Therefore, everyone who strives for a just solution must aim at the establishment of a single state, to which the refugees of 1948 and 1967 will be invited to return. This will be a joint and egalitarian state, like today’s South Africa.
There is no sense in trying to change Israel from the inside. Salvation will come from the outside: a world-wide boycott of Israel, which will cause the state to collapse and convince the Israeli public that there is no escape from the One-State Solution.
It sounded logical and convincing, and the speaker did indeed gain applause.
This theoretical structure contains several assumptions with which I have no quarrel. The Zionist Left has indeed collapsed in the last few years, and its absence from the field of struggle is a painful and dangerous fact. In today’s Knesset, there is no effective Zionist party that is seriously fighting for real equality for the Arab citizens. Nobody is able today to call out into the street hundreds of thousands, or even tens of thousands, in order to pressure the government to accept the peace proposal of the whole Arab world.
There is no doubt that the real disease is not the 40-year long occupation. The occupation is a symptom of a more profound disease, which is connected with the official ideology of the state. The aim of ethnic cleansing and the establishment of a Jewish State from the sea to the river is dear to the hearts of many Israelis, and perhaps Rabbi Meir Kahane was right when he asserted that this is everybody’s unspoken desire.
But unlike professor Pappe, I am convinced that it is possible to change the historical direction of Israel. I am convinced that this is the real battlefield for the Israeli peace forces, and I myself have been engaged in it for decades.
Moreover, I believe that we have already attained impressive achievements: the recognition of the existence of the Palestinian people has become general, and so has the readiness of most Israelis to accept the idea of a Palestinian state with Jerusalem as the capital of both states. We have compelled our government to recognize the PLO, and we shall compel them to recognize Hamas. True, all this would not have happened without the steadfastness of the Palestinian people and (sometimes) favorable international circumstances, but the contribution of the Israeli peace forces, which pioneered these ideas, was significant.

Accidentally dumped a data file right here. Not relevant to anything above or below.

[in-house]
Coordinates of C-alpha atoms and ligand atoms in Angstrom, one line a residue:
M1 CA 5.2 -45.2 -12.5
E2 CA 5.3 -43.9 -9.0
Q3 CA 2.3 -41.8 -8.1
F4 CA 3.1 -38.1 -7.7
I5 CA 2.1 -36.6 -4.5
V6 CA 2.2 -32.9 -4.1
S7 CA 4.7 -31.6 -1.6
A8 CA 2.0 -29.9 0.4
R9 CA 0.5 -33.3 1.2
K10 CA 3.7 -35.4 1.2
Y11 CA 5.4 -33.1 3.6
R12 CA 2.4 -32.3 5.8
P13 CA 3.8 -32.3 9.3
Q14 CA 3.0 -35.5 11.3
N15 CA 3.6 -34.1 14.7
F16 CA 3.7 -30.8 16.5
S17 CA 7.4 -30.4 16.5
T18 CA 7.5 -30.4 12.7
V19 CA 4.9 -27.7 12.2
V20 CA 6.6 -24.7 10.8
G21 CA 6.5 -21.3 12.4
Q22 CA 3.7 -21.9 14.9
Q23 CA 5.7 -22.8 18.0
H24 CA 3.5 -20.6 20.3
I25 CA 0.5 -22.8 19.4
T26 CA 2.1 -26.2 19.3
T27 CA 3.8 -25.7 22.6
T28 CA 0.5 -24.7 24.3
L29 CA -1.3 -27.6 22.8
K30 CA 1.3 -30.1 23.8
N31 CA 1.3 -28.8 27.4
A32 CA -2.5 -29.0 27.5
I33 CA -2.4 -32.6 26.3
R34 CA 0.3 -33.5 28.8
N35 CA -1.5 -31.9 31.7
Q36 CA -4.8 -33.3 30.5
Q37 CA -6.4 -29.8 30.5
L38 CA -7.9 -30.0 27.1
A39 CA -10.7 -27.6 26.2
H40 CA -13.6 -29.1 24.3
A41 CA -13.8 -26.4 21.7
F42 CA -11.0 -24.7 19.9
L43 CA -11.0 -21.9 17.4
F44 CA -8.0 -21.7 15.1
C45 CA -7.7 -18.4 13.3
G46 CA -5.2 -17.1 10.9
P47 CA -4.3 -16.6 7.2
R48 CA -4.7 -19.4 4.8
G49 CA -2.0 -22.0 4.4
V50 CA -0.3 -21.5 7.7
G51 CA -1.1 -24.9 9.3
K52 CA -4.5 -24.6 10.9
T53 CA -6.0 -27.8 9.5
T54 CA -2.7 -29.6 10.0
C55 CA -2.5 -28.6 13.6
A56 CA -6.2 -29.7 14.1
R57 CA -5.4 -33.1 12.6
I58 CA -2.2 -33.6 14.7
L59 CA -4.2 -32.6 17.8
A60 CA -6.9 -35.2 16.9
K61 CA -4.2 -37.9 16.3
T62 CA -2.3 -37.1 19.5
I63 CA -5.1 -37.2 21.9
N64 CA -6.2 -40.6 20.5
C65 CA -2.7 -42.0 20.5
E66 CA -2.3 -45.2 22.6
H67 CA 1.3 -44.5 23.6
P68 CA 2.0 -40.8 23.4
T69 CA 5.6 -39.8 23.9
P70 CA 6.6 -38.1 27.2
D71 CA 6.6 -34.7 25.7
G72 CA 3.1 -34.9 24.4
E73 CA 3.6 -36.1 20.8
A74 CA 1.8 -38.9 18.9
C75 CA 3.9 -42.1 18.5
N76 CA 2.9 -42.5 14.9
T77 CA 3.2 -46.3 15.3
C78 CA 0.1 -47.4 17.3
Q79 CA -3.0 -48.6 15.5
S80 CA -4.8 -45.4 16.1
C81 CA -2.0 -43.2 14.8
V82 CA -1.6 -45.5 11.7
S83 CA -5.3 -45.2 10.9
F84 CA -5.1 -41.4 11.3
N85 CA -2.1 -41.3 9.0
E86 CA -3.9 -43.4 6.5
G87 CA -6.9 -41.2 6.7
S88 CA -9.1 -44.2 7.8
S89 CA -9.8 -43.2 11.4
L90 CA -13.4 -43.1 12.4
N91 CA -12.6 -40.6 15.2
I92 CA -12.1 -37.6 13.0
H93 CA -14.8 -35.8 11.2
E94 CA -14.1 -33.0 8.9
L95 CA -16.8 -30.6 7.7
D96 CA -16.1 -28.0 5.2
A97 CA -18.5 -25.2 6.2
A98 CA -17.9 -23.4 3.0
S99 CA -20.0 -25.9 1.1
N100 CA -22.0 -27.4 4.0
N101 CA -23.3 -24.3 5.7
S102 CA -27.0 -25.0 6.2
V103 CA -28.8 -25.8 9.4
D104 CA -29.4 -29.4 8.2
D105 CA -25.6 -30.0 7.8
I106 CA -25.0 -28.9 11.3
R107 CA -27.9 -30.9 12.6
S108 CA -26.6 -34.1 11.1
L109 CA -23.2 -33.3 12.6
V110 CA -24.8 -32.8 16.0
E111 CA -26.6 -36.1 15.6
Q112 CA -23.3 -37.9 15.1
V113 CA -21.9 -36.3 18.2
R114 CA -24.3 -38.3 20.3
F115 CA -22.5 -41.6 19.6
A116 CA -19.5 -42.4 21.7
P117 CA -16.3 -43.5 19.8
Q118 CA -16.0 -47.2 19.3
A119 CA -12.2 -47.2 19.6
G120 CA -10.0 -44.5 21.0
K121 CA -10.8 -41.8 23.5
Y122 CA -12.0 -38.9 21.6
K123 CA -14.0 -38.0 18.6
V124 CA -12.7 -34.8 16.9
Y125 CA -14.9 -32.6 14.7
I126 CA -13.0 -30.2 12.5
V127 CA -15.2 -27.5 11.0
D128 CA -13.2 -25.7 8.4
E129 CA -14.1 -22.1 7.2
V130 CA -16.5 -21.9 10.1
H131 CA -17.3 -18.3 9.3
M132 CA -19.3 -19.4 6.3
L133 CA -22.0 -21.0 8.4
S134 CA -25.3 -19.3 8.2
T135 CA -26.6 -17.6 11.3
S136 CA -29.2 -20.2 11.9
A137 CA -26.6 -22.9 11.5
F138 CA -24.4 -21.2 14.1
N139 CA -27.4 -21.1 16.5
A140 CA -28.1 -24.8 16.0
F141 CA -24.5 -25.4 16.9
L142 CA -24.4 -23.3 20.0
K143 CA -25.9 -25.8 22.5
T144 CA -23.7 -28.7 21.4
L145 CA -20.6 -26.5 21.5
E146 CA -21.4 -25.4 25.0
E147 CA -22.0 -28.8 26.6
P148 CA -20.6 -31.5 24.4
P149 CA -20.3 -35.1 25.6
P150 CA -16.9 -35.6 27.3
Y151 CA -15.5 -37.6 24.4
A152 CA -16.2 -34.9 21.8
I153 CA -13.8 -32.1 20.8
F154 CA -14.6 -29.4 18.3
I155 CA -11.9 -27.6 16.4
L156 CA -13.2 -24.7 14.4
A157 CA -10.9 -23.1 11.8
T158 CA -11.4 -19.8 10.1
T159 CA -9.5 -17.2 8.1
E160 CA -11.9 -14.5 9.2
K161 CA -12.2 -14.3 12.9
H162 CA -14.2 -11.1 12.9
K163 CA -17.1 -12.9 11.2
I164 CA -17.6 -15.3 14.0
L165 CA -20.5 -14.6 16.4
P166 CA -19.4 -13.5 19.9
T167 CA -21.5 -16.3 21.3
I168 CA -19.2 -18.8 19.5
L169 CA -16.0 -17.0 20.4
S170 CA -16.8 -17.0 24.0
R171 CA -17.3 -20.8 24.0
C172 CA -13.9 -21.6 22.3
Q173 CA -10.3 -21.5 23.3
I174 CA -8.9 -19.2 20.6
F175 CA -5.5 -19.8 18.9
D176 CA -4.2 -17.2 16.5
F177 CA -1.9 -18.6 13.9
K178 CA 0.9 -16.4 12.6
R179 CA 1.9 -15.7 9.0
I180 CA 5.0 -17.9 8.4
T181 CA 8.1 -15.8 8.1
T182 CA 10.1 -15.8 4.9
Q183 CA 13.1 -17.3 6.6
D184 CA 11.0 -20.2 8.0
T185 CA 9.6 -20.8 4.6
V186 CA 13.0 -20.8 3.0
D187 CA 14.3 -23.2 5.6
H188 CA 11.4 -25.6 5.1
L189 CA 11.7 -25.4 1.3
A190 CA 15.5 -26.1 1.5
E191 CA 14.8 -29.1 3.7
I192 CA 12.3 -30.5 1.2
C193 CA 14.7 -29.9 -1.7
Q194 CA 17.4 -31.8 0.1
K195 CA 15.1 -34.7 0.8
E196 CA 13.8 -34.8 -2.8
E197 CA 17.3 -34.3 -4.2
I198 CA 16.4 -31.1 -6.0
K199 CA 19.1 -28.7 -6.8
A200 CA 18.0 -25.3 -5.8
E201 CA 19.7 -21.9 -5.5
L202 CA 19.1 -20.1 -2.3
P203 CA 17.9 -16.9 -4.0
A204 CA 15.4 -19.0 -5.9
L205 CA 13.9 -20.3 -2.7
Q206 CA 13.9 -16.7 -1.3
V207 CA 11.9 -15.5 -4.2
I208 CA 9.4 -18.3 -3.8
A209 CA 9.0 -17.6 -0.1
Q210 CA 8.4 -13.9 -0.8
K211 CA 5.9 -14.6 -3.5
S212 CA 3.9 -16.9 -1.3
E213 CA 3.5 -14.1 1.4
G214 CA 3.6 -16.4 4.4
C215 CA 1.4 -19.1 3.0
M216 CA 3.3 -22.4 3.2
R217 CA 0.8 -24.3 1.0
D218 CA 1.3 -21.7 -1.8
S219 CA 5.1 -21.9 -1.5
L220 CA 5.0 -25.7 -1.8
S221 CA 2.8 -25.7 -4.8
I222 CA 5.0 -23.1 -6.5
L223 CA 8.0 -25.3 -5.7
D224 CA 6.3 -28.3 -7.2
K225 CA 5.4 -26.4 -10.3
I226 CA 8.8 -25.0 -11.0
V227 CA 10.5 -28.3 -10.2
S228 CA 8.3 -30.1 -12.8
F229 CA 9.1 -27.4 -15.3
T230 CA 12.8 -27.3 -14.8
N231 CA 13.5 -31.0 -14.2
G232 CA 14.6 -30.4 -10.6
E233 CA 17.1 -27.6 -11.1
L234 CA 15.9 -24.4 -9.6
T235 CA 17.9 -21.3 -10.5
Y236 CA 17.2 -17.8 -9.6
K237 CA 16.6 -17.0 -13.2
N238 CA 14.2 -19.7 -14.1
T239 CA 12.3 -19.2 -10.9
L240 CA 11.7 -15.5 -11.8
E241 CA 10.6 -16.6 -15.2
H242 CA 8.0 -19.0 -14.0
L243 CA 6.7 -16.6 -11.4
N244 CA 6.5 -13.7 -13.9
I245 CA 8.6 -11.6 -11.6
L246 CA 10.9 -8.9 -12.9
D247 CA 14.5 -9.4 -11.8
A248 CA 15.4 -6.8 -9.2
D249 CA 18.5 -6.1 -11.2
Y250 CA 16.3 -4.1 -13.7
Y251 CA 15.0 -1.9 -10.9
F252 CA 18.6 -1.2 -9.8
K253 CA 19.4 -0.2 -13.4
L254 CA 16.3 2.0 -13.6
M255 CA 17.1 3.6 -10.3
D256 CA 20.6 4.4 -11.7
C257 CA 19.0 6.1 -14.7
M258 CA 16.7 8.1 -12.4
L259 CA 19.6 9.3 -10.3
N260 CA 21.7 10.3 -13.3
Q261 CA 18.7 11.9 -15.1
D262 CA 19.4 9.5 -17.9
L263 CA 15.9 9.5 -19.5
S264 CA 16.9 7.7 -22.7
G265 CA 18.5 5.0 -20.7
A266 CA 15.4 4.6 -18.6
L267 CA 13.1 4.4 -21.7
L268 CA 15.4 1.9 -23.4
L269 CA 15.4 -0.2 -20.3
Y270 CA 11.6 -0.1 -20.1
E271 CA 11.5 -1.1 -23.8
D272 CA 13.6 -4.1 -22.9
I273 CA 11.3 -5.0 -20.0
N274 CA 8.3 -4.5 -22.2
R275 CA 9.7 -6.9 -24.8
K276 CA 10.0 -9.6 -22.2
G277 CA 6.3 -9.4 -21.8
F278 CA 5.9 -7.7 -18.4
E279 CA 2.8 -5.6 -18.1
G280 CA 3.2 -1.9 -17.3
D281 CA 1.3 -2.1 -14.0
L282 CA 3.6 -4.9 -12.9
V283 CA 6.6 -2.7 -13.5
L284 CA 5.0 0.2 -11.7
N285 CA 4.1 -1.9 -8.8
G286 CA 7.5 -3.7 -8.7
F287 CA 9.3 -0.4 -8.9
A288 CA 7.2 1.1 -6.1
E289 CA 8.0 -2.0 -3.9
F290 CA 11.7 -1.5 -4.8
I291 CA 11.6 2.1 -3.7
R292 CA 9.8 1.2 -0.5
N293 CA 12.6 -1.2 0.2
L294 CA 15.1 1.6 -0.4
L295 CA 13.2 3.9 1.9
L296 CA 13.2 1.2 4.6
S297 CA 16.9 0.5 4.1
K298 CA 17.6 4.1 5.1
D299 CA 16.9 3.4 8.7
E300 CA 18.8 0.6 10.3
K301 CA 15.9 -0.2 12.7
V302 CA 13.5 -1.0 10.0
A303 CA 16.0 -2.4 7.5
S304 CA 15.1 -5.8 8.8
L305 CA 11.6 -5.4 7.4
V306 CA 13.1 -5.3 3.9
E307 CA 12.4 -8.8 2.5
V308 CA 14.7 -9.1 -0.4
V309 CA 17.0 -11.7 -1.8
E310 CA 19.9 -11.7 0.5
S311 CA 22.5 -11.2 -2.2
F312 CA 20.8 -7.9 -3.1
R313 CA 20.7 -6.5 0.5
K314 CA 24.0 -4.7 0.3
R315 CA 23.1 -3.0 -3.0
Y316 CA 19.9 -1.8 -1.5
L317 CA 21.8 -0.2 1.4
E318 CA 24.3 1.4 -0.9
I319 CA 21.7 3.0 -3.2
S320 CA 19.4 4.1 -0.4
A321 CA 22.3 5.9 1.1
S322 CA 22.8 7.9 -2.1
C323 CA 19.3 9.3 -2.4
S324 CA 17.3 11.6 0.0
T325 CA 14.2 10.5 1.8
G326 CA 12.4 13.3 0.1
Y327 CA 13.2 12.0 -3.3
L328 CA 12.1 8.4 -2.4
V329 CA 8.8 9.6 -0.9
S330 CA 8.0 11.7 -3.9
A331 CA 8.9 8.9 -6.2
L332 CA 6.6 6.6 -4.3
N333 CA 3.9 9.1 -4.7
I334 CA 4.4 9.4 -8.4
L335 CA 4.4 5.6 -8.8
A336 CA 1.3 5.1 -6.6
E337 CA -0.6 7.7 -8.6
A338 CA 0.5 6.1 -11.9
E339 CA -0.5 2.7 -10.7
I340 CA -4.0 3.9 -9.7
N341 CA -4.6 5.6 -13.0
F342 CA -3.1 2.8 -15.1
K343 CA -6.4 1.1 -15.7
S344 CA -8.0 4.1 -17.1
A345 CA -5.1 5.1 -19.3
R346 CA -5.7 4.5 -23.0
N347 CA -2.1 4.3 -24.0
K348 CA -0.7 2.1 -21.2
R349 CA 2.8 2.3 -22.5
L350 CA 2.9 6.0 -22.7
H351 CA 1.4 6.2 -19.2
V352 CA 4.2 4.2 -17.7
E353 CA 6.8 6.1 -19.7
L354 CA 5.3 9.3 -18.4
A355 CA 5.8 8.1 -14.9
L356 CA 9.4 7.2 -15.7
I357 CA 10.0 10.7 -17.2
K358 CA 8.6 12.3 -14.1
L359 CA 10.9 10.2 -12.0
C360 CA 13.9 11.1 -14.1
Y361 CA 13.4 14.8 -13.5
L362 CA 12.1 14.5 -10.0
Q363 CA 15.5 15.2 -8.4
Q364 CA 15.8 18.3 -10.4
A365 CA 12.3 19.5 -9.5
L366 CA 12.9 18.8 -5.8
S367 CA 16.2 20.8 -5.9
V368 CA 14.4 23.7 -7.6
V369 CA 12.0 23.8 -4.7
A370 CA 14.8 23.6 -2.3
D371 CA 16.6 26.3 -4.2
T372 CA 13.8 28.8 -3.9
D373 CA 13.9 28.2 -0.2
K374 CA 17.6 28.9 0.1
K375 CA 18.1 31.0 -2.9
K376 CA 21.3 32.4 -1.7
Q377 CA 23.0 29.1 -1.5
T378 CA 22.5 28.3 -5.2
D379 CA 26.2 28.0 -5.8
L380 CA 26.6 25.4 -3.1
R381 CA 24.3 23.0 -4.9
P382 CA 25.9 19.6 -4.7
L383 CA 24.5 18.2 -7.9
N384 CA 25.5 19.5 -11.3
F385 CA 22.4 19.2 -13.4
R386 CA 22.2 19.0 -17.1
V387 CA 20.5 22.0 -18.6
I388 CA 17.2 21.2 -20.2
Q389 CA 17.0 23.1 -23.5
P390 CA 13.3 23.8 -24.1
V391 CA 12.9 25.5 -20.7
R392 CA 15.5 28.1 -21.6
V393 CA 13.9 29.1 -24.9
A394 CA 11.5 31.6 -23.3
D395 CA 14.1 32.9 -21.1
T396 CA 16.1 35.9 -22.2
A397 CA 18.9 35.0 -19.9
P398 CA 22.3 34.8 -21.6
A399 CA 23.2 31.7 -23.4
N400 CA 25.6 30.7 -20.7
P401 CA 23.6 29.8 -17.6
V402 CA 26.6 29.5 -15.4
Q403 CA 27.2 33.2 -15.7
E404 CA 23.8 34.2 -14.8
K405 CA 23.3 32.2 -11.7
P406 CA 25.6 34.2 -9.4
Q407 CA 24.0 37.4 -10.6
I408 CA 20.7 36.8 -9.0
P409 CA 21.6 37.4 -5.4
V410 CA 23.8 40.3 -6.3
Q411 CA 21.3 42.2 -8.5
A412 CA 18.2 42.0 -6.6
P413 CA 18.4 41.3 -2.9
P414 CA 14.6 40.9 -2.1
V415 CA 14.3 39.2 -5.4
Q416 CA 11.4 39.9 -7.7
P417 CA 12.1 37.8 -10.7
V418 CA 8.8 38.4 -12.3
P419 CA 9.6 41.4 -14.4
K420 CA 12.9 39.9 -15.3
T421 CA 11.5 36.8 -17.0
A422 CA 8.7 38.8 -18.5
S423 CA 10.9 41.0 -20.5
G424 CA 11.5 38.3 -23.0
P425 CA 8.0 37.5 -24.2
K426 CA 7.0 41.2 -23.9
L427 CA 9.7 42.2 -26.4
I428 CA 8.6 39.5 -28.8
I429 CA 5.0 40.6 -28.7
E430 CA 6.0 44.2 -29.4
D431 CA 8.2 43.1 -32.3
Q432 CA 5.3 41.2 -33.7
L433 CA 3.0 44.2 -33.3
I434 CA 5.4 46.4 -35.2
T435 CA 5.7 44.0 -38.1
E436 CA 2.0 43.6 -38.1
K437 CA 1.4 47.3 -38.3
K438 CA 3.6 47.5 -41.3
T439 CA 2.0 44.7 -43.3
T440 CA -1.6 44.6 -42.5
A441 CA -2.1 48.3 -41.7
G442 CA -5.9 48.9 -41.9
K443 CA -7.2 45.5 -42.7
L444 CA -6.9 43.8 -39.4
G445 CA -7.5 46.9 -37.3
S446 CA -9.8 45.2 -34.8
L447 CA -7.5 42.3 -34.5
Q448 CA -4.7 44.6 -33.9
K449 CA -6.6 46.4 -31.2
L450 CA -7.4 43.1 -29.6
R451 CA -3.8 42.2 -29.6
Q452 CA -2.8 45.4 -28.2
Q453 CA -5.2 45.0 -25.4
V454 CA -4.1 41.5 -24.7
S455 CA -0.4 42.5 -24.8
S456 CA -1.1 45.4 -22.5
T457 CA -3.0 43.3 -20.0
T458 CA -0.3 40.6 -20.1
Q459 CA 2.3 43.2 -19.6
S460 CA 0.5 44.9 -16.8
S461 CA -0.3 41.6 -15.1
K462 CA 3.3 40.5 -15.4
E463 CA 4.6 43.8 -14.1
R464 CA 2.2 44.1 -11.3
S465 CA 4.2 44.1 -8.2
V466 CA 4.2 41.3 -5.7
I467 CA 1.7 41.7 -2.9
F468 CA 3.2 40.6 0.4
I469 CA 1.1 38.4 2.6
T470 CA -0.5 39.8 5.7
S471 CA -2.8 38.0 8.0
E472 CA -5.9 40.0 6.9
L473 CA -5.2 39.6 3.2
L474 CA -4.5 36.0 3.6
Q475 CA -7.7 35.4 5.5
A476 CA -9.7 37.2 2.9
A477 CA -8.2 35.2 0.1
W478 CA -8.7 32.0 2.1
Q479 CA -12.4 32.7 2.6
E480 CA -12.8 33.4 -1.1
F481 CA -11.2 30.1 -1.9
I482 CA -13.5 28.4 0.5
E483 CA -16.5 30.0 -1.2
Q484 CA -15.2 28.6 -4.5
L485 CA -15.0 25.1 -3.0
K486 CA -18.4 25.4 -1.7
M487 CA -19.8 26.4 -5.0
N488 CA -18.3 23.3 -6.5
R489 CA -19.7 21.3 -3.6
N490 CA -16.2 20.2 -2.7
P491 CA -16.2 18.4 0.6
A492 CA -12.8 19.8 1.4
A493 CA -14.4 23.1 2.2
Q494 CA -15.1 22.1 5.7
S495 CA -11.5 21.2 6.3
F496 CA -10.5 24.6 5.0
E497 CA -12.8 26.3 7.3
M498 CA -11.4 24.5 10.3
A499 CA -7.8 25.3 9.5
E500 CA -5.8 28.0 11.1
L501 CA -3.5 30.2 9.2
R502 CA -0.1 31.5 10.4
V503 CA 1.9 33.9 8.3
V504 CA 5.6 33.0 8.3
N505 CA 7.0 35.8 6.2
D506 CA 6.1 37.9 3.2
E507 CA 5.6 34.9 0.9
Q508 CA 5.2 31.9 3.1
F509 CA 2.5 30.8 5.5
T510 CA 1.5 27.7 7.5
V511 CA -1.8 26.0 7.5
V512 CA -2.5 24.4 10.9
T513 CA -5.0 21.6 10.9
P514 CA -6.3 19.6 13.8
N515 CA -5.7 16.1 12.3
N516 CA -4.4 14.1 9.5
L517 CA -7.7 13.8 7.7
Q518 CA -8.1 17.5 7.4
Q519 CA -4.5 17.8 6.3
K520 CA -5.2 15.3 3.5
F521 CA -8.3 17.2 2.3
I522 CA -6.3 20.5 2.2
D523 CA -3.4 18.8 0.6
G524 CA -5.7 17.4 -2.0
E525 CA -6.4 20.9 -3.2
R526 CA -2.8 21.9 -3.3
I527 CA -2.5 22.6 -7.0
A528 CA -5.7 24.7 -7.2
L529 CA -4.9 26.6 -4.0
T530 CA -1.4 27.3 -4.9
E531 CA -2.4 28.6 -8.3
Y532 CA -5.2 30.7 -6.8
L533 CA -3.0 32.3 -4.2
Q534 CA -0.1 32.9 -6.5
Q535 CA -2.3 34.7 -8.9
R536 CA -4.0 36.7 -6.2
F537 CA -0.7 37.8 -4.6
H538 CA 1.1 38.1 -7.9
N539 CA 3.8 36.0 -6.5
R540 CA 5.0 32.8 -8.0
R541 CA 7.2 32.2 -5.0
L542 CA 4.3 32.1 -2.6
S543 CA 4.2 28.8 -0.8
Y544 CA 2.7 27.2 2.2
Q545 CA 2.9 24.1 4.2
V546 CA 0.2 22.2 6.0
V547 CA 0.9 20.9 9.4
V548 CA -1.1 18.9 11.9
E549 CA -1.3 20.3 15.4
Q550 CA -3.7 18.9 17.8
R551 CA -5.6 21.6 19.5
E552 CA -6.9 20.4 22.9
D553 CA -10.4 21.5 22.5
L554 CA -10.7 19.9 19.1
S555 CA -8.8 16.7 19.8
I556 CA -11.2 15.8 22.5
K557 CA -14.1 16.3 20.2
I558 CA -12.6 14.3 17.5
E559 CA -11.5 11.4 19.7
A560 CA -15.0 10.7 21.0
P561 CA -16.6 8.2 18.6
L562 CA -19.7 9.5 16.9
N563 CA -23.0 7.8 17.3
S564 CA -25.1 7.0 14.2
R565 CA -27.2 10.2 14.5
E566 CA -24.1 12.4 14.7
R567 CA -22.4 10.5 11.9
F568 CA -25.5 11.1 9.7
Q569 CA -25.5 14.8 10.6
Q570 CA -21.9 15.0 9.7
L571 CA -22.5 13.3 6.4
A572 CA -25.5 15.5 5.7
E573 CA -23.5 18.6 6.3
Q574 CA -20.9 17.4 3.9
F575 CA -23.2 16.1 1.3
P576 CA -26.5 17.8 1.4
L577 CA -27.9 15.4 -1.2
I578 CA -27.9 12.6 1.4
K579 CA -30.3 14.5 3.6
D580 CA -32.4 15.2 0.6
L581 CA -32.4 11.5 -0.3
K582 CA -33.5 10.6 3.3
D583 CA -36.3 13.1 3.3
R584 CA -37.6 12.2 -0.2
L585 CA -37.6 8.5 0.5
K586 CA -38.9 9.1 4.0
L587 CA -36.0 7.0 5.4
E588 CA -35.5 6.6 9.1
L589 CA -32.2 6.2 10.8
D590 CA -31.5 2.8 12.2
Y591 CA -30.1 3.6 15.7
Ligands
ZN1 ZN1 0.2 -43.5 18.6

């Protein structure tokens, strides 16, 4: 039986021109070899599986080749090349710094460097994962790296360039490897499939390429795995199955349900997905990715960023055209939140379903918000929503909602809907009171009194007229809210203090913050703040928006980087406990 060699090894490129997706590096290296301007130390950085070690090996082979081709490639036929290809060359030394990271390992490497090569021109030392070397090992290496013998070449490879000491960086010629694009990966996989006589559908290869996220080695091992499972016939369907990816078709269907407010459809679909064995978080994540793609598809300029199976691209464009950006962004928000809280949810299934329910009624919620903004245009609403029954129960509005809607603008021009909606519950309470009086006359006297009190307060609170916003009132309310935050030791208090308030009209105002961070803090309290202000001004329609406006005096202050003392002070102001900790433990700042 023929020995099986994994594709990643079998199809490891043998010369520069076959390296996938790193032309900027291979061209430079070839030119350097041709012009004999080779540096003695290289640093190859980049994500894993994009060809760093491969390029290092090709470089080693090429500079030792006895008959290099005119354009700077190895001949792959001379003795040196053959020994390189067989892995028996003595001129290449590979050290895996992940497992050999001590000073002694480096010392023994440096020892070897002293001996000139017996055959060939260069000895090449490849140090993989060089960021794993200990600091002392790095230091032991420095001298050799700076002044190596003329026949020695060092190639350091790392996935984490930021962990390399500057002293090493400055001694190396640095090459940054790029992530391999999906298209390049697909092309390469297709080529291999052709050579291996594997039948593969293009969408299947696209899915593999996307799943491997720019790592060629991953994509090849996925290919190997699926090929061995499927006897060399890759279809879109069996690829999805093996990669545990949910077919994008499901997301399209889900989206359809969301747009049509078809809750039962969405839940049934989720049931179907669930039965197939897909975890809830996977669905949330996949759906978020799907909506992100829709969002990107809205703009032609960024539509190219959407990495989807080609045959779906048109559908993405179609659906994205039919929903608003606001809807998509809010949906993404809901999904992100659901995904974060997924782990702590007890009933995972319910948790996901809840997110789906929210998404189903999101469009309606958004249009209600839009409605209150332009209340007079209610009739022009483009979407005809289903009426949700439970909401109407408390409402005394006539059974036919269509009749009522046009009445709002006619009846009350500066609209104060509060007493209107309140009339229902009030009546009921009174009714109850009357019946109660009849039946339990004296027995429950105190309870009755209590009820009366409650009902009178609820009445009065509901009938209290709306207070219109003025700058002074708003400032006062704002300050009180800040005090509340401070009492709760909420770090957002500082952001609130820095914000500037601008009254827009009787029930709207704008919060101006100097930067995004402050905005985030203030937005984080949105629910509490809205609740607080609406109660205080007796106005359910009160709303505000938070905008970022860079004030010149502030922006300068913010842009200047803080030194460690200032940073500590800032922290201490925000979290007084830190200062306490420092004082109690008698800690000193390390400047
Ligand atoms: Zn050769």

Also, the notion has lately gained acceptance in Israel and other countries, that peace will be achieved only if we succeed in overcoming the gap between the Israeli and the Palestinian narratives and in integrating them into one single historical account, which will recognize the injustices which have been committed and which are still going on. Nothing is more important. (Our path-breaking booklet “Truth Against Truth” was the beginning of this process.)
On the surface, it appears that we have failed. We have not succeeded in compelling our government to stop the building of the wall or the enlargement of the settlements, nor to restore to the Palestinians their freedom of movement. In short, we have not succeeded in putting an end to the occupation. The Arab citizens of Israel have not attained real equality. But beneath the surface, in the depths of national consciousness, we are succeeding. The question is how to turn the hidden success into an open political fact. In other words: how to change the policy of the Israeli government.
The idea of the “One-State Solution” will harm this effort very much.
It diverts the effort from a solution that has now, after many years, a broad public basis, in favor of a solution that has no chance at all.
There is no doubt that 99.99% of Jewish Israelis want the State of Israel to exist as a state with a robust Jewish majority, whatever its borders.
The belief that a world-wide boycott could change this is a complete illusion. Immediately after his lecture, my colleague Adam Keller asked the professor a simple question: “The entire world has imposed a blockade on the Palestinian people. But in spite of the terrible misery of the Palestinians, they have not been brought to their knees. Why do you think that a boycott would break the Israeli public, which is far stronger economically, so that they would give up the Jewish character of the state?” (There was no answer.)
In any case, such a boycott is quite impossible. Here and there, an organization can declare a boycott, small circles of justice-lovers can keep it, but there is no chance that in the coming decades a world-wide boycott movement, like the one that broke the racist regime in South Africa, will come about. That regime was headed by declared asmirers of the Nazis. A boycott of the “Jewish State”, which is identified with the victims of the Nazis, just will not happen. It will be enough to remind people that the long road to the gas chambers started with the 1933 Nazi slogan “Kauft nicht bei Juden” (“Don’t buy from Jews”).
(The obnoxious fact that the government of the “State of the Holocaust Survivors” had close relations with the Apartheid State does not change this situation.)
That is the problem with the bed of Sodom: one size does not fit all. When the circumstances are different, the remedies must be different, too.